The album would be the band’s second for Atco Records which was a subsidiary company of the huge major label Atlantic Corporation. There’s little doubt that this major label support was a significant factor in both the exposure that Pantera would receive & also the quality of the product they were able to produce. Having said that though, I’ve never thought that the cover artwork for those first two breakthrough records was anything to write home about. Sure, Pantera’s music left many feeling like they’d received a swift & unexpected punch to the face but the image has always seemed kinda dumb to me personally & it’s for that reason that I never thought about purchasing a “Vulgar Display Of Power” t-shirt to tell you the truth. If you wanted to pin point the major negative connotation that people had with the band during their glory years it was that they were a bit of a yobbo band for unintelligent meatheads to get violent to & I honestly think that the album cover has contributed to that concept along with Phil Anselmo’s drunken chest-beating. The band’s logo looks like it was created on a Commodore 64 with a dot matrix printer too.
The recording of “Vulgar Display Of Power” would once again see renowned metal producer Terry Date overseeing the project in conjunction with drummer Vinny Paul. The band & label were obviously very happy with the result of the “Cowboys From Hell” sessions so it would seem to have been a bit of a no-brainer. Terry had already accumulated a strong metal resume by the time he became involved with Pantera with his list of credits including artists like Metal Church, Dream Theater, Overkill & Soundgarden, although his horizons had looked even brighter since with Overkill’s “Horrorscope”, Dark Angel’s “Time Does Not Heal” & Soundgarden’s “Badmotorfinger” having further propelled his reputation & ensured that he was in high demand by metal musicians for many years to come. And you can easily see why too because “Vulgar Display Of Power” offered everything you could want from a professional 90’s metal production. Everything sounds super crisp & full of life with a very guitar-heavy mix & a lot of depth in the drums. Vinny’s kit definitely has a fair amount of click to it but the toms sound like deep tubs of infinite weight & his kick drum combines beautifully with Rex’s warm bass sound. Dimebag’s guitar tone is crushingly thick & makes full use of the mid-range scoop technique that was so popular at the time with bands like Metallica & Overkill. Overall, it’s a very 90’s sounding record & is as polished as you could want from a major label release. I don’t doubt that the quality of the production has had a noticeable impact on the album’s success.
So if “Vulgar Display Of Power” is the record that truly defined the groove metal sound, what exactly did it do differently? Did they simply take the musical style of Exhorder’s two-track demo tape & run it through a major production budget with a name producer or give the early groove metal sound that White Zombie’s sophomore effort had pushed a bit of meat on its bones? Well I have to admit that I was possibly one of the first people to raise the Exhorder comparisons & I came to that conclusion without ever having heard or read about similar theories elsewhere. I didn’t just pluck the idea out of nowhere so it must have some merit to it but there’s a lot going on here that indicates that Pantera were the sum of many long-term influences & not simply cashing in on another band’s sound. I mean there are a lot of different elements at play here & when you actually lay them all out in front of you it becomes very clear as to why Pantera would become so successful during a period when the rest of the metal scene would be forced to evolve or fade into obscurity. Pantera simply seemed to have all bases covered. To elaborate a bit, the basis of the classic Pantera sound comes from a combination of three main elements in my opinion; all of which were as close to sure-fire winners as you’re likely to find in the early 90’s market. Firstly, you’ve got a very strong Black Sabbath influence that focuses heavily on the power of the riff. I’m mainly thinking about the “Master Of Reality” & “Vol 4” era Sabbath & Pantera has picked up a lot of their heaviness & groove there. Particularly in the way that they employ some of their melodic riffs whilst never sacrificing on overall heaviness. They often remind me of some of those classic stoner metal riffs that Sabbath started to employ across those albums, especially when combined with a wah pedal. Check out the bridge riff in “Live In A Hole” as a prime example. The other classic metal influence that’s pretty easily identified is that of Ozzy Osbourne’s Randy Rhoads period solo albums & not only in the lead guitar work. Some of Dimebag’s riffs are pretty clearly inspired by Randy’s more angular & melodic riff work with the verse riff from “Live In A Hole” being a prime example.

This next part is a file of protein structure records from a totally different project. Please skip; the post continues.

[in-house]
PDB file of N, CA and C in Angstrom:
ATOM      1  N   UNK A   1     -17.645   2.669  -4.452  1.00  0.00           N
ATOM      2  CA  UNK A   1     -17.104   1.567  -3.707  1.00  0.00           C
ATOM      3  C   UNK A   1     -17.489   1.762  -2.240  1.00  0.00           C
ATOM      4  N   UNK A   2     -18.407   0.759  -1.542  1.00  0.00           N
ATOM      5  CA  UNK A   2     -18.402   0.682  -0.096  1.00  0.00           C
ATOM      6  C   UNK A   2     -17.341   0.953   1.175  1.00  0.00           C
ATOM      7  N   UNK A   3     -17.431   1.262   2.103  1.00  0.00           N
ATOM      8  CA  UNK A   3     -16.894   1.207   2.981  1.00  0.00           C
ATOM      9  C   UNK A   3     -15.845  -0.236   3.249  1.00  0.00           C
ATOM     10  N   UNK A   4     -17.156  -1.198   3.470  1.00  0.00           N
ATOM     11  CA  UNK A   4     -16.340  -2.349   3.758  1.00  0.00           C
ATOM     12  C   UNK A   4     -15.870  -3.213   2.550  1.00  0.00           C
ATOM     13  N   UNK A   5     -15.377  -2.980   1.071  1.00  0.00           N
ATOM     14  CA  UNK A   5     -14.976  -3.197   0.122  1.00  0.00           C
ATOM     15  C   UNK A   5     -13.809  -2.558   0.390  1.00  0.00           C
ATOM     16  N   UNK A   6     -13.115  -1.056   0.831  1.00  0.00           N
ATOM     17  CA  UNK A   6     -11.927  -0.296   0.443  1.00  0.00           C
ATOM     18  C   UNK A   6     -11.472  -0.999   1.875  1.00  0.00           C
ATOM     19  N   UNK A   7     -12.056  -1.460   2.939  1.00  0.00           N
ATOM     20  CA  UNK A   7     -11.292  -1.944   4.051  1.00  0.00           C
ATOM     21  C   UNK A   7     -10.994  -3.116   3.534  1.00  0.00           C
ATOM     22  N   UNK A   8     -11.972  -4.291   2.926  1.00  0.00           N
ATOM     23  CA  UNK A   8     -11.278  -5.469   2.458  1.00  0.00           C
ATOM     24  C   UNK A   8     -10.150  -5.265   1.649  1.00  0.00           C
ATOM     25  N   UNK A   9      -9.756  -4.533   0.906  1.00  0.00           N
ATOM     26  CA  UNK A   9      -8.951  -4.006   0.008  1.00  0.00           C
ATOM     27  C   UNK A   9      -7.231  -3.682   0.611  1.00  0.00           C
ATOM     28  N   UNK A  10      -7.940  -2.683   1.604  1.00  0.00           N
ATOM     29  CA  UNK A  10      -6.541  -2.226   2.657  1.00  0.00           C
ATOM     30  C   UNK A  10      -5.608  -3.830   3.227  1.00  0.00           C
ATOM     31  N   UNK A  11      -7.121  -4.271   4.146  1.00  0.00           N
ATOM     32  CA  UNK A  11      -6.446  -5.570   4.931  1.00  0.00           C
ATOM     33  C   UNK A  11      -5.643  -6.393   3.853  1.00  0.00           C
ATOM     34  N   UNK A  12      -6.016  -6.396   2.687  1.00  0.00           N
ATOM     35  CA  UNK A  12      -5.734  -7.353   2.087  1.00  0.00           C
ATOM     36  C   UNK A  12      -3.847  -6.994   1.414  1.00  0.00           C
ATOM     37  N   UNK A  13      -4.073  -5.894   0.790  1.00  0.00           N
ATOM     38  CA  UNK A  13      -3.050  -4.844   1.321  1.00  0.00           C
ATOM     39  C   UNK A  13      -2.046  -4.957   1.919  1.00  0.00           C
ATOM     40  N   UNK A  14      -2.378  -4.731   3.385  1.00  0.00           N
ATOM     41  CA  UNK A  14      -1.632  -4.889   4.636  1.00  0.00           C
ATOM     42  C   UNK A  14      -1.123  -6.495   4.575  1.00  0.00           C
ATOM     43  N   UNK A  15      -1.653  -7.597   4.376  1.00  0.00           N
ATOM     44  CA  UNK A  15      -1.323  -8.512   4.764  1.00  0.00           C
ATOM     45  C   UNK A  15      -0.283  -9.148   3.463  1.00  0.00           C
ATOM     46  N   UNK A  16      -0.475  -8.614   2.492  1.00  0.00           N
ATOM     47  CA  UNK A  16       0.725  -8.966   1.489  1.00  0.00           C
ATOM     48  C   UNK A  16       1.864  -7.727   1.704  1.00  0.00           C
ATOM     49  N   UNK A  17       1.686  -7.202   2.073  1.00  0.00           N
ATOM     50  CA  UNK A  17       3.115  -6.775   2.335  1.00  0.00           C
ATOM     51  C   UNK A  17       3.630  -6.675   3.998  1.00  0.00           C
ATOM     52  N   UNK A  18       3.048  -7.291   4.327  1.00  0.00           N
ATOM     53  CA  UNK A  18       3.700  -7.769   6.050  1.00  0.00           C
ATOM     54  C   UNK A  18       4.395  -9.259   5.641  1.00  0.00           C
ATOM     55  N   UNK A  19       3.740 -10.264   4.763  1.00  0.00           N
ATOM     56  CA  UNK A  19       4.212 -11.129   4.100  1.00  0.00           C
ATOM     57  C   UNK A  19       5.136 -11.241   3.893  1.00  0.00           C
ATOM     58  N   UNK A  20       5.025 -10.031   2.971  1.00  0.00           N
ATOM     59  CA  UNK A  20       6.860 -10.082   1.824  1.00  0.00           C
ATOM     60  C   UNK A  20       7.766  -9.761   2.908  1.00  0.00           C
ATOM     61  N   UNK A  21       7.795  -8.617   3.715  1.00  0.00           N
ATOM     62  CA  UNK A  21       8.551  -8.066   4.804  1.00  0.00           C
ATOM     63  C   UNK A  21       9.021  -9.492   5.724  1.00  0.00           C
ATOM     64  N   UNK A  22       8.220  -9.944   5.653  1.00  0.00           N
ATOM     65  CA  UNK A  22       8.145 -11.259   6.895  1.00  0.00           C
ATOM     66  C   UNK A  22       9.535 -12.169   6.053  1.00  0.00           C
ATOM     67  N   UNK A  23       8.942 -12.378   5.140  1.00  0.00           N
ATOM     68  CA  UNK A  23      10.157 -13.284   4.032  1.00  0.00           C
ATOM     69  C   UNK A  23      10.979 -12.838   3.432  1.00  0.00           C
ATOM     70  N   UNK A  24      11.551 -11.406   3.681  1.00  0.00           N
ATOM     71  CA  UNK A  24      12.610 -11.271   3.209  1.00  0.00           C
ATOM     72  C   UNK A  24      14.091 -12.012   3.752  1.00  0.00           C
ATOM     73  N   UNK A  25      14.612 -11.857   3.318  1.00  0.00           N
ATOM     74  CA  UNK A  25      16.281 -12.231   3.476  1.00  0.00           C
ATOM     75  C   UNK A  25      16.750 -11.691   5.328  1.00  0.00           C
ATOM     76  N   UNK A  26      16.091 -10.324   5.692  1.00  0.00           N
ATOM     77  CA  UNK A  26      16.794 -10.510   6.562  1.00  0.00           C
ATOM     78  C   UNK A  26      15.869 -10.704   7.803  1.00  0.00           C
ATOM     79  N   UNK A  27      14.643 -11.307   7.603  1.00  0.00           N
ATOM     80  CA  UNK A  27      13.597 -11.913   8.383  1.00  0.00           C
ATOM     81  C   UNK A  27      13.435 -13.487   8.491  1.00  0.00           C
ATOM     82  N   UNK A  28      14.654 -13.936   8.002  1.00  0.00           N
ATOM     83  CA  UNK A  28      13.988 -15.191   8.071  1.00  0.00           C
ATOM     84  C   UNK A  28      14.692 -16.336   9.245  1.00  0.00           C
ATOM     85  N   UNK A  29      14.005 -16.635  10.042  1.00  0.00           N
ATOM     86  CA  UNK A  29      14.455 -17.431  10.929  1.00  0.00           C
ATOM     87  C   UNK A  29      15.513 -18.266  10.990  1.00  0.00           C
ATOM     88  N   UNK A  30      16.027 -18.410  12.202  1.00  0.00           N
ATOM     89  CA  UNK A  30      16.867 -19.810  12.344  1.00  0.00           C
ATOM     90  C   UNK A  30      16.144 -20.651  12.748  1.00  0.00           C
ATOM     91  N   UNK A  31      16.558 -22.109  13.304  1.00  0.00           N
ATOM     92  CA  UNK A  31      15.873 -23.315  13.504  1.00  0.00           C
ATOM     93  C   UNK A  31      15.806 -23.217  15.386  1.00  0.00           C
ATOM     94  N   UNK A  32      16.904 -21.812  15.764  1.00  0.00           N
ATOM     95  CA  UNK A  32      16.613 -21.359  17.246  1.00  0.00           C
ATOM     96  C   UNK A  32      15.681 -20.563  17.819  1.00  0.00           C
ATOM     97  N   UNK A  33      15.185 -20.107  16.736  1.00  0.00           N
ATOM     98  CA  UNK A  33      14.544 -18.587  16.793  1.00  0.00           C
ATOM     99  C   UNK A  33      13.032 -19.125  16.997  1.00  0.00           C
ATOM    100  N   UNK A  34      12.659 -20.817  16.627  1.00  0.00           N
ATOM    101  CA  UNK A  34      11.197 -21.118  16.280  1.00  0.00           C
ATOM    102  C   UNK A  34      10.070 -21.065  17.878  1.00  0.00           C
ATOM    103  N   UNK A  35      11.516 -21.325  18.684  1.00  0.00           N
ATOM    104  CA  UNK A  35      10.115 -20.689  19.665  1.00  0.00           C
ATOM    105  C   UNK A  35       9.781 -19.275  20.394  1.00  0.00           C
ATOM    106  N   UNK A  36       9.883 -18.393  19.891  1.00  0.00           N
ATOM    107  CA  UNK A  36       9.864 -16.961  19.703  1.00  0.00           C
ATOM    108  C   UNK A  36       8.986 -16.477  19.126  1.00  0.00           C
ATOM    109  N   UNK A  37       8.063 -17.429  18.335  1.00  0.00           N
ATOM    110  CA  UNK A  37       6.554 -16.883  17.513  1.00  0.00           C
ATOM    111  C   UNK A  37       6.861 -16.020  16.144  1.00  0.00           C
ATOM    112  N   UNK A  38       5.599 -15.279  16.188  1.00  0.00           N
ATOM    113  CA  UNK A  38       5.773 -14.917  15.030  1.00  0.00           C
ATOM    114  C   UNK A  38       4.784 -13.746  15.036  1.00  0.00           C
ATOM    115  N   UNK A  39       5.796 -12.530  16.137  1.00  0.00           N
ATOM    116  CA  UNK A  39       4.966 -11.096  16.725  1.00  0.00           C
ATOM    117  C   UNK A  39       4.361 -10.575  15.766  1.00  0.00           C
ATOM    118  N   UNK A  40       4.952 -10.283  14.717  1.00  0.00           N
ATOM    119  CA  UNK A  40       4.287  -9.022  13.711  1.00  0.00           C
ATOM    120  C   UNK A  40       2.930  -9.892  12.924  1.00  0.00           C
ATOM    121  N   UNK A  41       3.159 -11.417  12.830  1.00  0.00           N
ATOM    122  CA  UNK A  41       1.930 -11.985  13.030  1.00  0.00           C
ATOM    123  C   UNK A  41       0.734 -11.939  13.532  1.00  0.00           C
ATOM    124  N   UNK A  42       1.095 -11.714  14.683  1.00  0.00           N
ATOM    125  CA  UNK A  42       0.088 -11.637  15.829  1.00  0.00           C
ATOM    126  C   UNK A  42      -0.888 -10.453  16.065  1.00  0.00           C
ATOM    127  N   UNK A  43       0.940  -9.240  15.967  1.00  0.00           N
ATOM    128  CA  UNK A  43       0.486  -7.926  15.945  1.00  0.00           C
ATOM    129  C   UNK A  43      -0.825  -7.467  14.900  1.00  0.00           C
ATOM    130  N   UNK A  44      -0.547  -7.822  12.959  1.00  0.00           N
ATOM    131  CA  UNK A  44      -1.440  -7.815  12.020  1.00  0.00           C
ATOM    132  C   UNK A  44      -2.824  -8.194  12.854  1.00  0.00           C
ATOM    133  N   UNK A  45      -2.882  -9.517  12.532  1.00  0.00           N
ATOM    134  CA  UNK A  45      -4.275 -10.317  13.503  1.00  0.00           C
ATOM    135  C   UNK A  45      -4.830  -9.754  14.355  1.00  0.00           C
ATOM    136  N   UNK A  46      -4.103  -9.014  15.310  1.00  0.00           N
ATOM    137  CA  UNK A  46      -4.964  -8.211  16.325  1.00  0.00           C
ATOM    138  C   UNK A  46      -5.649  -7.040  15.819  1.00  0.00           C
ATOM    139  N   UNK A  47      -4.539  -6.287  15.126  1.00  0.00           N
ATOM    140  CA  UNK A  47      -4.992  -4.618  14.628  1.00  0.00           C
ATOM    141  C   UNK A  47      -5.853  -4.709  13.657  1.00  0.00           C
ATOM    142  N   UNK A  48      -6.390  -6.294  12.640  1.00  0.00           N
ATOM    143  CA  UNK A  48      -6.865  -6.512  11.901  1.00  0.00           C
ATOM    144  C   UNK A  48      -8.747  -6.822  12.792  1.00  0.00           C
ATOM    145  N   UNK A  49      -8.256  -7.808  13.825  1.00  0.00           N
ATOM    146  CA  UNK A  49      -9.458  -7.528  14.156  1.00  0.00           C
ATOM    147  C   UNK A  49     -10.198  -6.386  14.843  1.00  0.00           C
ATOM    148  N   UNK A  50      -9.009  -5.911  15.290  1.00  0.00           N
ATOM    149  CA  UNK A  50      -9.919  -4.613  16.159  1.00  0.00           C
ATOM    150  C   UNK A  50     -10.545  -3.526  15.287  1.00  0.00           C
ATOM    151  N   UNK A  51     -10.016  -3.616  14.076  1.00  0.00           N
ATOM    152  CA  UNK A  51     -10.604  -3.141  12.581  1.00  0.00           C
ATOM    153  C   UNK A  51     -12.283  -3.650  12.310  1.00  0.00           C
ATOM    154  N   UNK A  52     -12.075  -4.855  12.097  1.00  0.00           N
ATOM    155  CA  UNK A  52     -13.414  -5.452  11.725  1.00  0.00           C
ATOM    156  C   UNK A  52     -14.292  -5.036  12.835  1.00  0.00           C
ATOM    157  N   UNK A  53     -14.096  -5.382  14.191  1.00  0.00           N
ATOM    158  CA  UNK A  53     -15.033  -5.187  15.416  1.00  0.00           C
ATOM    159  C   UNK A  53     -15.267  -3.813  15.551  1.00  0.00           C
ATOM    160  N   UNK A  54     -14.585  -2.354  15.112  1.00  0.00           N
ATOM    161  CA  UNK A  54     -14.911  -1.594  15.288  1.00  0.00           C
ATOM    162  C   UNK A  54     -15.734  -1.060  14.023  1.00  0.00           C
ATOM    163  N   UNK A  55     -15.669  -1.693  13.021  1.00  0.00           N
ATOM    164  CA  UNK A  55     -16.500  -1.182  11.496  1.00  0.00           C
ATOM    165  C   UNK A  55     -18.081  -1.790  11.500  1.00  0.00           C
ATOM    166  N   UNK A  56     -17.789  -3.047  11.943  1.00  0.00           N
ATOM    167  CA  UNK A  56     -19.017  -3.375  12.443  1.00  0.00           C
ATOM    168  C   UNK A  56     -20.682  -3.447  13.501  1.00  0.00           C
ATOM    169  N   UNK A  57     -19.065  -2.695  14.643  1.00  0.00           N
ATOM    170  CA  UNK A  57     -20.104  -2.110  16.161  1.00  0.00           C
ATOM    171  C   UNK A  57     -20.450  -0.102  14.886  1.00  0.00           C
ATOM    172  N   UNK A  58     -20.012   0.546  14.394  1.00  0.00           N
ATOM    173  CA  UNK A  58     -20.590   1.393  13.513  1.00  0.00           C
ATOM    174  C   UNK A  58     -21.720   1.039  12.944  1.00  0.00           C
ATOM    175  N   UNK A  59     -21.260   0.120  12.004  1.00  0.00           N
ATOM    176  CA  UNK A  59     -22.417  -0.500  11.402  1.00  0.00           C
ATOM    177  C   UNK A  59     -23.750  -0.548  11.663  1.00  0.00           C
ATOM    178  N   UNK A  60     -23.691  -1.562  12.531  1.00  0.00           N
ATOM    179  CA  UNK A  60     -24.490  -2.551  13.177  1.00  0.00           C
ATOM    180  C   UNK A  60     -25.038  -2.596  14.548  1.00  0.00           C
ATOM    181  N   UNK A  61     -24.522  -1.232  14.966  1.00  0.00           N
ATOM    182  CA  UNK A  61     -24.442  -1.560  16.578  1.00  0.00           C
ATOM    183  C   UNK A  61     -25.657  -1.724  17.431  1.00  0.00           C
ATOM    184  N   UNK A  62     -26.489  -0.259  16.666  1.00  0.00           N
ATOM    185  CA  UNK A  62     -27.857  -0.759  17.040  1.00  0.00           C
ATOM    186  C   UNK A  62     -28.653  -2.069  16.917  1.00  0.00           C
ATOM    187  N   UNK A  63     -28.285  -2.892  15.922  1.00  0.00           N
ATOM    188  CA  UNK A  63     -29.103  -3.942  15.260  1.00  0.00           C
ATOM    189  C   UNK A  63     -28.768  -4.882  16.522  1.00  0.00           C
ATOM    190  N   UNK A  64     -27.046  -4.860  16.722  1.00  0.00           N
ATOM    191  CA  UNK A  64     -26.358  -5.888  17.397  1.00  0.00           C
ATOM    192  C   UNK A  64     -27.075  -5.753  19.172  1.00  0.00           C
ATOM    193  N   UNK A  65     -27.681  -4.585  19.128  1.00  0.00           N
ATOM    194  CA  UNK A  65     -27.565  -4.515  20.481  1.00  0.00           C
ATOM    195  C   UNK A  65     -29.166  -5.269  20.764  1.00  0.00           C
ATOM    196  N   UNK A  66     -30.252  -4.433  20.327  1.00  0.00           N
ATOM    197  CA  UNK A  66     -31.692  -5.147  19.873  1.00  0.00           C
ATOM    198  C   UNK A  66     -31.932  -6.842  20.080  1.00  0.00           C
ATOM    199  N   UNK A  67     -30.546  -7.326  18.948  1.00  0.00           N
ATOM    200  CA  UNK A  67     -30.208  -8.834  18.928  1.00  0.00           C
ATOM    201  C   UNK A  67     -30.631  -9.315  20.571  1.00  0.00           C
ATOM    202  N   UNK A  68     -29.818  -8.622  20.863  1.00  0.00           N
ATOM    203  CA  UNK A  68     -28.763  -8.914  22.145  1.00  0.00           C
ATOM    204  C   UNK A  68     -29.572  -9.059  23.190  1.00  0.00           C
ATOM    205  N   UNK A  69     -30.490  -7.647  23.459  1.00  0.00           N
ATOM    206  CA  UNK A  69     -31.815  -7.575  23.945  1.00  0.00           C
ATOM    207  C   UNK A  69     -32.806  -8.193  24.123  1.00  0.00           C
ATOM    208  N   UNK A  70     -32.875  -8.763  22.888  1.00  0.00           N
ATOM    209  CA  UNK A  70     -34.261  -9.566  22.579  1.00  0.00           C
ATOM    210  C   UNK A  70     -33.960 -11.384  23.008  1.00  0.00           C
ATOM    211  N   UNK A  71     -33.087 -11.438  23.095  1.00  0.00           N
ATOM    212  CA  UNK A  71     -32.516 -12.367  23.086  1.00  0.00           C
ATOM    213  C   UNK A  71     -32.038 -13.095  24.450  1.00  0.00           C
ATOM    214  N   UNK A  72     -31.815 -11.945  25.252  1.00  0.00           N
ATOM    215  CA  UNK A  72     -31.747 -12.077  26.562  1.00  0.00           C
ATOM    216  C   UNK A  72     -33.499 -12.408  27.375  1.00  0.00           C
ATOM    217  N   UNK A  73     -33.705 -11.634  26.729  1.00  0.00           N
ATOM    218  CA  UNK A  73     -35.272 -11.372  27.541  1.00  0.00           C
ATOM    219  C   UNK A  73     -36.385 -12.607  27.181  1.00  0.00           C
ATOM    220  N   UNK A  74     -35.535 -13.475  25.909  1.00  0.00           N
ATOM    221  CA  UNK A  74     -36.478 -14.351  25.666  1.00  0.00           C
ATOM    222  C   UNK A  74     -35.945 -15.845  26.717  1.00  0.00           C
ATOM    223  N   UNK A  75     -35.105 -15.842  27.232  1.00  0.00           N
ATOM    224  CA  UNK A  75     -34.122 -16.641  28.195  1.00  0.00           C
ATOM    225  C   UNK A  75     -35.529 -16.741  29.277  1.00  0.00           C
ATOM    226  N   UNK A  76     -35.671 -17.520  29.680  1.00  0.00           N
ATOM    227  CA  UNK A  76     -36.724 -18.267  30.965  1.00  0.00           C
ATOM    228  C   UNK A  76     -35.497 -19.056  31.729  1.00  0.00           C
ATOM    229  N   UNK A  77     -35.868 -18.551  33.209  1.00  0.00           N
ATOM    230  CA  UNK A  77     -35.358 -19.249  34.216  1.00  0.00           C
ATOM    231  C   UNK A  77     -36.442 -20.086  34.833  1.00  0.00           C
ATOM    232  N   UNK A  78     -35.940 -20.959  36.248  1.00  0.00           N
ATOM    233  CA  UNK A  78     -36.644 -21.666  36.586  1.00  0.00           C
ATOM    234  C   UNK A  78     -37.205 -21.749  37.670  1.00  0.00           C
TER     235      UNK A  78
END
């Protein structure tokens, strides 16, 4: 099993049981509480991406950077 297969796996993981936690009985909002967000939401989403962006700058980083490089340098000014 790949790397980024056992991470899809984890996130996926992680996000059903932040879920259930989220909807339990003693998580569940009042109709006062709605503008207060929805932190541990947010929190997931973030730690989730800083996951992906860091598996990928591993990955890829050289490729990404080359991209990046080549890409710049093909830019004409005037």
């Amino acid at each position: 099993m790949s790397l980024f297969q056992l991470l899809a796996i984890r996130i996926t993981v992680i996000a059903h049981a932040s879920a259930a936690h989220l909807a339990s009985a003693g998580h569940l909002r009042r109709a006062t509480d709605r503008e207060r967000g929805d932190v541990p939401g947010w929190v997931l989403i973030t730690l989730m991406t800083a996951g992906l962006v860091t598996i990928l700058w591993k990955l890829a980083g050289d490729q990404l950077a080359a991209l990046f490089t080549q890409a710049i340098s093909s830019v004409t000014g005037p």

The second major component of Pantera’s makeup is the thrash metal one which is perhaps a little less prominent than it was on “Cowboys From Hell”. The band have always stated that they were heavily influenced by the likes of Metallica & Slayer. I don’t hear much Slayer in “Vulgar Display Of Power” but the Metallica influence is very obvious in both their faster, thrashier moments as well as the mellow first half of “Hollow” which reeks of your more commercial Metallica works like “Nothing Else Matters”. “Fucking Hostile” is pretty much entirely based on Metallica’s thrash sound with even the guitar solo sounding remarkably like it could have been lifted from “…And Justice For All” while the faster parts of “Rise” instigate similar feelings. The most brutal track on the tracklisting however (& unsurprisingly my clear favourite) is “By Demons Be Driven” which seems to lead the way for Fear Factory’s precision industrial metal assault later in the year but my point was that two of the three major components Pantera had built their sound on came from the most widely celebrated names in metal music in Black Sabbath & Metallica which was always going to be a good platform to work off.